I’m still photographing the loveliest sunsets I see when I look out my back door, past the Toyota dealer. Here are the photos I’ve made since I last shared some with you.
I used my Canon S95 for all of these as it is always on my desk, steps from the back door. A couple of these photos strained its low-light performance so I increased the blacks in Photoshop to hide the shadow clipping.
Autumn is reaching its peak right about now in central Indiana. Is it just me, or did the leaves start to change later than normal? Isn’t peak normally past by now?
Photographing autumn color helps me appreciate a season I historically have not enjoyed because its arrival means winter is coming. I do not enjoy winter.
This year my time is short. I forced open a small window of time last Saturday to photograph some color, even though peak had not yet arrived.
The refrigerator in the garage died. I kept my film in there. Dealing with it made me realize that I’ve stockpiled a lot of film. Now I’m trying to shoot it all up, including a roll of Fuji Velvia, the original RVP emulsion, expired since 2006 but always kept frozen. I took it and my Yashica-12 out last Saturday, and I put the film in the mail for processing only on Wednesday. It could be a couple weeks before I, and therefore you, see the results.
But man have the colors gotten much nicer since Saturday. It makes me want to post autumn photos now! So I’ve spelunked my archives. These images will have to tide you, I mean me, over.
Today, just some photographs of horses we met while at Shaker Village. I have little experience with horses. When I was a boy I sat on one once. We were on some farm for some reason and the farmer had a truly enormous horse. I was hoisted up onto its back, and was slightly frightened by the height. I suspect this has shaped my attitude towards these beasts ever since.
But the fellow in the first photograph below sauntered right up to me and with the greatest gentleness used his muzzle to unfold my left hand to see if anything was in it for him. There wasn’t, but he seemed not in the least disturbed. He hung out with Margaret and me for a few minutes and then went on to grazing the grass.
Cooper’s Shop Pentax K10D, 18-55mm f/3.5-5.6 SMC Pentax-DA AL 2019
As we packed to leave for Shaker Village of Pleasant Hill I considered which film camera I should take along. I still have 43 of them to choose from (full list here). It’s often hard to choose, and it was especially so this time for some reason.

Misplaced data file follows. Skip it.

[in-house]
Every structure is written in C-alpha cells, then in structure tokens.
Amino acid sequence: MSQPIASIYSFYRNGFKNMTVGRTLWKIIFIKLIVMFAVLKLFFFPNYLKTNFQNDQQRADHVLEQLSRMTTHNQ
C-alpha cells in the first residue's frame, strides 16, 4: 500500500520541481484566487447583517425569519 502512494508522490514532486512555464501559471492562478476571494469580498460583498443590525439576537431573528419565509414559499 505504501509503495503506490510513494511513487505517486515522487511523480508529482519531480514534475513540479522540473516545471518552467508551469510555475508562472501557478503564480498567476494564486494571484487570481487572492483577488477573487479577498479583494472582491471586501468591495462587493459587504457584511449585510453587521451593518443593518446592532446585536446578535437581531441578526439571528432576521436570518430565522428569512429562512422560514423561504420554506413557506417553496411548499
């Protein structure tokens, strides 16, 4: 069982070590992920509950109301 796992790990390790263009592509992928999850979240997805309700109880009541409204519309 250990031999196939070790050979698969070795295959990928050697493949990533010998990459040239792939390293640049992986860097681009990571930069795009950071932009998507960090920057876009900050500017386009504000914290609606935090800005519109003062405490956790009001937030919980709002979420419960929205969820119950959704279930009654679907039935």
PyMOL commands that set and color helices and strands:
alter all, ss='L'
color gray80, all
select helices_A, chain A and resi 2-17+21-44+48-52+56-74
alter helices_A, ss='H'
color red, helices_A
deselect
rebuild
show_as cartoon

I decided not to dither, and instead packed my digital Pentax K10D DSLR with its 18-55mm zoom.
The K10D was introduced in 2006, and the DSLR state of the art has advanced considerably since then. My wife’s six-year-newer Nikon D3200 can get some photos my K10D can’t, primarily in dim light. A couple of my dim-light shots would have been wonderful had they been less noisy and had I been able to choose a higher ISO for a faster shutter speed and less risk of shake.
But the vast majority of photos I make with the K10D are in good light, where the camera performs perfectly well. I love the warmth it captures.
Early evening at Shaker Village Pentax K10D, 18-55mm f/3.5-5.6 SMC Pentax-DA AL 2019
Margaret and I get away four times a year for a long weekend, usually in March, June, September, and December. Margaret started a new job recently and its demands will sadly keep us from our usual December visit to Chicago. To compensate we made two trips this summer, one to her hometown of St. Charles, Illinois, a few weeks ago, and one to Shaker Village of Pleasant Hill in Kentucky over Labor Day weekend.
I’ll share more from Shaker Hill in posts to come, but in short the Shaker religious sect arrived here in 1805 and built quite a village of stone, brick, and wood frame buildings. They were innovative, building a system of running water throughout the village; the yellow buildings on the right were part of that system. They also lived communally; the stone building was one of three major houses the people lived in.
Today it’s a tourist destination with lodging on site. We stayed in a room in what had once been the East Family Wash House. The houses were named for their relative geographic location in the village, the people who lived in each house were called a family, and each family had a building in which they did their laundry. Innovatively, their laundry facility was horse powered, reducing the human manual labor of washing all those clothes and linens!